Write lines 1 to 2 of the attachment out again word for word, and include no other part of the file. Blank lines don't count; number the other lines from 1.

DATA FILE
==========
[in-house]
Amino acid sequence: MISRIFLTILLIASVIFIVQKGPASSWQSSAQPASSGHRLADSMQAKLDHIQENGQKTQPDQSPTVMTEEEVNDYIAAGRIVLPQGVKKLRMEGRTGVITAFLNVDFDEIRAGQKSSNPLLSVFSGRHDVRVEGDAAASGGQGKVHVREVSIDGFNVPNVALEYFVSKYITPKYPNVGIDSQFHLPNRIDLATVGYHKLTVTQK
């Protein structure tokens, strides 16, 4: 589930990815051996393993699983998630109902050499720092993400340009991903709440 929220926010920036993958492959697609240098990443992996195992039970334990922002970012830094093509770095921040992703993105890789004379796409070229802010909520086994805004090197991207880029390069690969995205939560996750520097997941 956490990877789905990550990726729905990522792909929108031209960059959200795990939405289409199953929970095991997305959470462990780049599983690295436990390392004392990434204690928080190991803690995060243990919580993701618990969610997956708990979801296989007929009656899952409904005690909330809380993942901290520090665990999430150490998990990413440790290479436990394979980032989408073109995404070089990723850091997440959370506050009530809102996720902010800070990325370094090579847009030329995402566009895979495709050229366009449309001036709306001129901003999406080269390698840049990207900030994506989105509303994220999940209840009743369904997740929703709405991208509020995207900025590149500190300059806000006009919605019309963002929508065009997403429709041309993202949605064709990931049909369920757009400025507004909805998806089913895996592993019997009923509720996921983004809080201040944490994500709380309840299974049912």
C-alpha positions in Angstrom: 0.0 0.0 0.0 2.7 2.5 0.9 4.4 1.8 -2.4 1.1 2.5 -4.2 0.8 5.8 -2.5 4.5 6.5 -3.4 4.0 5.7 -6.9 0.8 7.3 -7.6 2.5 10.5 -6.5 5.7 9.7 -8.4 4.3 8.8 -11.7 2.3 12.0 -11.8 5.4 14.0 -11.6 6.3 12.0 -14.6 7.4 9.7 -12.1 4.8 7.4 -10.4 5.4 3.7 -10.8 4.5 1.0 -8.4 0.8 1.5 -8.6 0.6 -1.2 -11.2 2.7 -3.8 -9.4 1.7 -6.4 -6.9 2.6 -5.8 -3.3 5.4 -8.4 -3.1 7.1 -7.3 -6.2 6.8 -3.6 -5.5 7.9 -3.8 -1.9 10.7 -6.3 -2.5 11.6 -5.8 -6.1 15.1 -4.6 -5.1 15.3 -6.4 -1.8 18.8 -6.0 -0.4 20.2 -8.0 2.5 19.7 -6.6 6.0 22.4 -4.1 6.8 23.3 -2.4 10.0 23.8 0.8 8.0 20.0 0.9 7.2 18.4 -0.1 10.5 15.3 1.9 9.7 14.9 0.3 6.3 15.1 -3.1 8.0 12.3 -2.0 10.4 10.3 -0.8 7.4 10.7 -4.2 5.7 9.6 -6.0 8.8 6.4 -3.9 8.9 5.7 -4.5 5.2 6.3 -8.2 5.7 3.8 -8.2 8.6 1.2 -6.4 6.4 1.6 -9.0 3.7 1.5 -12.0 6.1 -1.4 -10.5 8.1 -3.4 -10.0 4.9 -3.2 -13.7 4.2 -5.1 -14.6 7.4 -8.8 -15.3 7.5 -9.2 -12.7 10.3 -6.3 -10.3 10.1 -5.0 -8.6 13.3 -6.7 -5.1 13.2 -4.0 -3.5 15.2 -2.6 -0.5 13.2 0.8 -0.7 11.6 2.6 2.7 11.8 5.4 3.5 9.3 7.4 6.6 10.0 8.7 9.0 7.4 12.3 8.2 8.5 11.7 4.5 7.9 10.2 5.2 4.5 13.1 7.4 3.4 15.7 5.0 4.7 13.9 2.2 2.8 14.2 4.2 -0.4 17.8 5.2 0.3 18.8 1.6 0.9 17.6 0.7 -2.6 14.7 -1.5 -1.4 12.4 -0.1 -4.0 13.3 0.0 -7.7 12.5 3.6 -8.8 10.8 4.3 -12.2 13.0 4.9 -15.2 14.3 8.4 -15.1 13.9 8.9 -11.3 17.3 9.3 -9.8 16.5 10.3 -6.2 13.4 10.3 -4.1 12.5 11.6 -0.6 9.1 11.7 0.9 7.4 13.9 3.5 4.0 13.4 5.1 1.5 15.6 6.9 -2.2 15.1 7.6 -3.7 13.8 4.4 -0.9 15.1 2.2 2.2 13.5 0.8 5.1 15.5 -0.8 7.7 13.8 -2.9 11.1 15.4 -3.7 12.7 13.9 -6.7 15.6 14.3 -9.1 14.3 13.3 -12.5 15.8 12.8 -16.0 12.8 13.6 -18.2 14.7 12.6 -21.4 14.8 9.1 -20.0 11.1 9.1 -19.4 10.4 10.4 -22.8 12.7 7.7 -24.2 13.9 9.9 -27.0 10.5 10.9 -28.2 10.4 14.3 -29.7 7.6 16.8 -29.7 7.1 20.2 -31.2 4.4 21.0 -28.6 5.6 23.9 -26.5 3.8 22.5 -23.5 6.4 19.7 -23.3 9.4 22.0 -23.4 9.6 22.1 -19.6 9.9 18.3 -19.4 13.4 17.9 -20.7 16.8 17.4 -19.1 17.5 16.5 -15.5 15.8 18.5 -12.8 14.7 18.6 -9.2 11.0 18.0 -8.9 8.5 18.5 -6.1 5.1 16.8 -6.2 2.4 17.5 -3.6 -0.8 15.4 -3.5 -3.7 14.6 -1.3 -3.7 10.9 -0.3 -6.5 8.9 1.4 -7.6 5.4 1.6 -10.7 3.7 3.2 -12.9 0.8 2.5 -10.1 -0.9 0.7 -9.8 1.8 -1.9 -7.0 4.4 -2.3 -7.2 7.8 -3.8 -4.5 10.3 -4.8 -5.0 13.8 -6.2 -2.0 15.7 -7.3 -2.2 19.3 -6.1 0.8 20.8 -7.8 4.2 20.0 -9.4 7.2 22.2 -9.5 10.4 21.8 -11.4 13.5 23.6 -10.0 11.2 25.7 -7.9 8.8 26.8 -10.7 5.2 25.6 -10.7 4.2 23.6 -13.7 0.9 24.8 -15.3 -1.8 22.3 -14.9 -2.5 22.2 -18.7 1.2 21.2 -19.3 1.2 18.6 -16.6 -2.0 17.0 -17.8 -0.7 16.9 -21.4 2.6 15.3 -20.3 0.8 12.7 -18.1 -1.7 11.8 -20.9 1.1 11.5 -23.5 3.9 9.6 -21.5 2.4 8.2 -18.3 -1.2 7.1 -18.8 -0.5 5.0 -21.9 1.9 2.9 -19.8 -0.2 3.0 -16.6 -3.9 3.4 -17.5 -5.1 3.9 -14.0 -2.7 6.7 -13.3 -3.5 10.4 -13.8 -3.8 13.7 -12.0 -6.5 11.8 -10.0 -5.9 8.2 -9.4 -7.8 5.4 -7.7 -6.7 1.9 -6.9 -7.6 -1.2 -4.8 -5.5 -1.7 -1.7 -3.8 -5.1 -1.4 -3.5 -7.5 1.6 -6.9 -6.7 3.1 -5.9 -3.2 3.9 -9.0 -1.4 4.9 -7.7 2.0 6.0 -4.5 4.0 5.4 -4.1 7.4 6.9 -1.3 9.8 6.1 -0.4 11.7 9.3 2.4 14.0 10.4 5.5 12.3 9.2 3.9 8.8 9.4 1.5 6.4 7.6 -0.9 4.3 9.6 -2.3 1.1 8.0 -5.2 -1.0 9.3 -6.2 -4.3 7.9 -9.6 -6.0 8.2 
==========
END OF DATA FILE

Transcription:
[in-house]
Amino acid sequence: MISRIFLTILLIASVIFIVQKGPASSWQSSAQPASSGHRLADSMQAKLDHIQENGQKTQPDQSPTVMTEEEVNDYIAAGRIVLPQGVKKLRMEGRTGVITAFLNVDFDEIRAGQKSSNPLLSVFSGRHDVRVEGDAAASGGQGKVHVREVSIDGFNVPNVALEYFVSKYITPKYPNVGIDSQFHLPNRIDLATVGYHKLTVTQK